LAKE LAMINATION AND PALAEOCLIMATE
Fig. 2. Example of an annual phytoplankton succession in modern Lake Constance (modified from Schwoerbel 1993).
Palaeogene lake strata During Palaeogene time many of the phytoplankton organisms were similar or identical to present-day taxa. Thus, a direct comparison between the occurrences in Recent, Neogene and Palaeogene sediments is possible. In Germany there are a large number of ancient lake deposits that are famous for their fossils, such as the Eocene (Lutetian) Lake Messel near Darmstadt in the upper Rhine valley. The contents of the Messel oil shale have been extensively studied from various standpoints, including petrology and formation of the laminites. Goth (1990) showed that seasonal blooms of the green alga Tetraedron were the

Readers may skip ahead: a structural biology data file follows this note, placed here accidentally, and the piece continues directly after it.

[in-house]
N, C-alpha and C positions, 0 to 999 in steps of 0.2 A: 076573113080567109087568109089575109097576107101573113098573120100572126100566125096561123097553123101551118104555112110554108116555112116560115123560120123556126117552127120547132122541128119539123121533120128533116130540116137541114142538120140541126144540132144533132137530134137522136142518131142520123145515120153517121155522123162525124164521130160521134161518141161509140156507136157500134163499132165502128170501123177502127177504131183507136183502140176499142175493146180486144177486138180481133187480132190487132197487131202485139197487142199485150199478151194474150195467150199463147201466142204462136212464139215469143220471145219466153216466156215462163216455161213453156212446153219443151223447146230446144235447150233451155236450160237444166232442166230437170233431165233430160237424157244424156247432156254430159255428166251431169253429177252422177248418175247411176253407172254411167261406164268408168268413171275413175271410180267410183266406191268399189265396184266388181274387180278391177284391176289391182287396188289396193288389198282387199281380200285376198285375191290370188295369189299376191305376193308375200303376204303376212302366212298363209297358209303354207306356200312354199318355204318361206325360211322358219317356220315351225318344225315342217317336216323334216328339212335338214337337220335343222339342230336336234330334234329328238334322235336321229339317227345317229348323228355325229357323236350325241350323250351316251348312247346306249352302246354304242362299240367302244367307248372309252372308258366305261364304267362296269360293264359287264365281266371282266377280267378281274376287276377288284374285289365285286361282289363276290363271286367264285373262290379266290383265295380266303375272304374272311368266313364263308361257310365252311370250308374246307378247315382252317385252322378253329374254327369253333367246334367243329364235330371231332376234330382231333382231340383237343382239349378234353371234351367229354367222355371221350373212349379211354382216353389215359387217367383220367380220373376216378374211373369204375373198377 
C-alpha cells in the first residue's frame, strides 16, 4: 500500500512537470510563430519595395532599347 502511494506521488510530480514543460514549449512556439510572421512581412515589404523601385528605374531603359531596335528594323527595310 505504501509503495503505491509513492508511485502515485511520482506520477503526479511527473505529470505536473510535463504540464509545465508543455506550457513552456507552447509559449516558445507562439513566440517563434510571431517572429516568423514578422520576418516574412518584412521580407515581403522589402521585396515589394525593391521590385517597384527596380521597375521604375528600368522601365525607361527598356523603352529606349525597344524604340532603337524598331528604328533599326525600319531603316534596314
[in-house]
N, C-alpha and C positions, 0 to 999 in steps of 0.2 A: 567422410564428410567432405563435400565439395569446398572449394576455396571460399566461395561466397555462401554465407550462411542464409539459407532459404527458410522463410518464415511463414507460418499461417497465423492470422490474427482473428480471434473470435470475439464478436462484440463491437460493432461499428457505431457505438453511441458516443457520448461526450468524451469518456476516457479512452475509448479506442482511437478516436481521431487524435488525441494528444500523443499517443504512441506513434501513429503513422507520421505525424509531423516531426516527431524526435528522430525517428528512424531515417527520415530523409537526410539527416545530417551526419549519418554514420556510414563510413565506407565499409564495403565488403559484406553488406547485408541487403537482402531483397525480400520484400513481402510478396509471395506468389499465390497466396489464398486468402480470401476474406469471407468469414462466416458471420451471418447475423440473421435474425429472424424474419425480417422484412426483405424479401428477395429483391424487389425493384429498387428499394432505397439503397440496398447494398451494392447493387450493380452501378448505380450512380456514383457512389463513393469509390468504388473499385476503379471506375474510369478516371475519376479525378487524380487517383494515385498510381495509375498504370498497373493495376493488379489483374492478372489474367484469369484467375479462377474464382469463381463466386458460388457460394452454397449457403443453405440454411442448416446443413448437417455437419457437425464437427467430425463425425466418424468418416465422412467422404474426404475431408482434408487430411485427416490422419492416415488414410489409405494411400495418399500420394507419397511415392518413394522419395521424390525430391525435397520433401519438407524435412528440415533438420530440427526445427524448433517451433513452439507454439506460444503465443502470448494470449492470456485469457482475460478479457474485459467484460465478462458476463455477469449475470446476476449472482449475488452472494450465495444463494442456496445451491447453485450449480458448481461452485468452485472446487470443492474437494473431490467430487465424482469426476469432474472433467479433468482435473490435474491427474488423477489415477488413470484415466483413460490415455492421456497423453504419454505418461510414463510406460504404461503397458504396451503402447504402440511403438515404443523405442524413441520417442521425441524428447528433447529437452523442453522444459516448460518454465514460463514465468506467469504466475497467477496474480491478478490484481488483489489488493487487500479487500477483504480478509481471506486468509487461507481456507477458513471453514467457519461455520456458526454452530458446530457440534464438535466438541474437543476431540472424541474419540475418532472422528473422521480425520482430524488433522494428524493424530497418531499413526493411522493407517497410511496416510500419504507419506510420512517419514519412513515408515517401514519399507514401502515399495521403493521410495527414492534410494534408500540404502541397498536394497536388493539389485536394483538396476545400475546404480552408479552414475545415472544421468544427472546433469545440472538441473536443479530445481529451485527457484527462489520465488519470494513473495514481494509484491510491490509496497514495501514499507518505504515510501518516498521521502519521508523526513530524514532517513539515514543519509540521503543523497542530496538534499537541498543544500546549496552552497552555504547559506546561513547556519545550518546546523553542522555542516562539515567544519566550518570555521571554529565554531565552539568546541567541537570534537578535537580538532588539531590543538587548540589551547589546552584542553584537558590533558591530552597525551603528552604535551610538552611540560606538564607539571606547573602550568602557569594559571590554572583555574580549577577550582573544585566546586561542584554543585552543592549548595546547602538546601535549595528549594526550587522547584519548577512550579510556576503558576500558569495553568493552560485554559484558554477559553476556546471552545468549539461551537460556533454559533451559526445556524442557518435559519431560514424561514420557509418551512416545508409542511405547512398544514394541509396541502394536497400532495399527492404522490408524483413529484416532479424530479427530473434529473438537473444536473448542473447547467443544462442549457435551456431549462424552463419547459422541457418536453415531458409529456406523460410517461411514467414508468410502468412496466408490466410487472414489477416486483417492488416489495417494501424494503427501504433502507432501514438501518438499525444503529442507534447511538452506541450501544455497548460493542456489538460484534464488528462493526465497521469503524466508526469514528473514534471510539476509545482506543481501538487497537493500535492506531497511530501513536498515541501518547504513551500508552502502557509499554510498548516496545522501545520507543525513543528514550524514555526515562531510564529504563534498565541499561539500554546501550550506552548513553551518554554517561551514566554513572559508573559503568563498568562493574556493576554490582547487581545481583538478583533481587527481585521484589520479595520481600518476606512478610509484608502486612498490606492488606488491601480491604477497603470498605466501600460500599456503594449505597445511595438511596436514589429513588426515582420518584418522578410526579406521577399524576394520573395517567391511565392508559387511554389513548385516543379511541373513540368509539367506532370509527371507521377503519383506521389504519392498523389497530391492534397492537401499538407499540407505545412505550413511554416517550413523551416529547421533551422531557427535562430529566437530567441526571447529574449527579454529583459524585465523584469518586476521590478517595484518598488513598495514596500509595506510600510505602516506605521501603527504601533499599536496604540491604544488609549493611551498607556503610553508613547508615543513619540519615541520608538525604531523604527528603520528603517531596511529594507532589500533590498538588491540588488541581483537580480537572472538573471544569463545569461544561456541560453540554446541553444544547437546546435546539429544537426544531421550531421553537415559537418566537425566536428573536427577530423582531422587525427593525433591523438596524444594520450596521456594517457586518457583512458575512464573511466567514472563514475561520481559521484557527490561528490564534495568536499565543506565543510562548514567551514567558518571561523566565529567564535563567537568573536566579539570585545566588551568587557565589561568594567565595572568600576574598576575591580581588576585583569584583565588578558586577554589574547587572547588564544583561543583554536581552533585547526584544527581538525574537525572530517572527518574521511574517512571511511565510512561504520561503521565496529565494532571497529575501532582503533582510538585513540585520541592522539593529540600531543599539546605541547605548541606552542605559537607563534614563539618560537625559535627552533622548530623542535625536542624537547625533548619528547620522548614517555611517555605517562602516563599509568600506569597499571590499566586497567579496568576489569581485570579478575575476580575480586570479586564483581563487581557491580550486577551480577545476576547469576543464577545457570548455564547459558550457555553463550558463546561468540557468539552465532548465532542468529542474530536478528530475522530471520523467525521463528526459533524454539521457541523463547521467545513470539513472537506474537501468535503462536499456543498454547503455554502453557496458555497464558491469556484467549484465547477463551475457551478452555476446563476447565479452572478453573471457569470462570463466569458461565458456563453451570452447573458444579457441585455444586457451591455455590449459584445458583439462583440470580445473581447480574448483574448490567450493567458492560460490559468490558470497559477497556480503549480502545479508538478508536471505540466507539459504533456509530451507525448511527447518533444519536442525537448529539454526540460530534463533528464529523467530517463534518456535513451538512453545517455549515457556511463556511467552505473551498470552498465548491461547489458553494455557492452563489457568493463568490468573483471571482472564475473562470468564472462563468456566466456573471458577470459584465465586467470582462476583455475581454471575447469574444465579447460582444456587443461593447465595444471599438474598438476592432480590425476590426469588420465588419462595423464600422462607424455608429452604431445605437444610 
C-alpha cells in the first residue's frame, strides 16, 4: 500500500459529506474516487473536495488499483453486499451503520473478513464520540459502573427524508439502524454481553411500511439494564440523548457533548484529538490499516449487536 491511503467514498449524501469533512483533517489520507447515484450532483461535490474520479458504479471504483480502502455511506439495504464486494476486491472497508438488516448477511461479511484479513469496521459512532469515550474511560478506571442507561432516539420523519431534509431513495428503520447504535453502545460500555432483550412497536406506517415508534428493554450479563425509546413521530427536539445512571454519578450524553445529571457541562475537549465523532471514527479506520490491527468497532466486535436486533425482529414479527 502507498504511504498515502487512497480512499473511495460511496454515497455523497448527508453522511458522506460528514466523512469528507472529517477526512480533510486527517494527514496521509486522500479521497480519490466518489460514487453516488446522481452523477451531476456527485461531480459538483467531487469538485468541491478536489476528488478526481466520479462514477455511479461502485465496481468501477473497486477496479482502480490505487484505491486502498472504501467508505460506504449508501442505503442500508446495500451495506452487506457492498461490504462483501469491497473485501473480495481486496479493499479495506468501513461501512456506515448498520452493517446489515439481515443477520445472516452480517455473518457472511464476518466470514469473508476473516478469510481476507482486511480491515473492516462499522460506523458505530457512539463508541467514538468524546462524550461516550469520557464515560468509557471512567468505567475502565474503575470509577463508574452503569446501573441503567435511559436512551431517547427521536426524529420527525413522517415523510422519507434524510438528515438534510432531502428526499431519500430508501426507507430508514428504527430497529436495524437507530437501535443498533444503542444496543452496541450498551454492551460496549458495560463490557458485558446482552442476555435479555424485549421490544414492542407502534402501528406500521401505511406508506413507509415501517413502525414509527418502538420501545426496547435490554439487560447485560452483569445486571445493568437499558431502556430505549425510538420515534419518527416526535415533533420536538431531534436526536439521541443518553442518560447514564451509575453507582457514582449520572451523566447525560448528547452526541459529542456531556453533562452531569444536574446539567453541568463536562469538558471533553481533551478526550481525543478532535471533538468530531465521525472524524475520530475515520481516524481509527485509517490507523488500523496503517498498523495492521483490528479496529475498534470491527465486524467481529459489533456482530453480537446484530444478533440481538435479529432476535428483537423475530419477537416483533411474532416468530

principal component of the lamina couplets. This observation was also confirmed by geochemical means (Goth et al. 1988). The green alga Botryococcus was also found but, to date, evidence for chrysophytes is rare, for diatoms dubious, and for dinoflagellates completely lacking. A recently discovered fossil lake site of Late Oligocene age is located at Enspel in the Westerwald area (Figs 1 and 4). It contains various vertebrate remains, macroplants and microscopic fossils (Storch et al. 1996; Clausing 1998). Like the Messel site, the sediments of Lake Enspel are rich in organic remains, including various groups of algae, which formed the autochthonous phytoplankton. Chryso-
A. CLAUSING & J. A. BOY
Fig. 5. Idealized type of lamination in Lake Enspel (Upper Oligocene sequence), a fossil maar lake in the Rhenish Slate Mountains, Germany.
Fig. 3. Composite varve from modern Lake Holzmaar, Eifel region, Germany (after Zolitschka 1989).
Fig. 4. Stratigraphic subdivision of the Oligocene epoch in Central Europe and relative position of Lake Enspel and other lake horizons.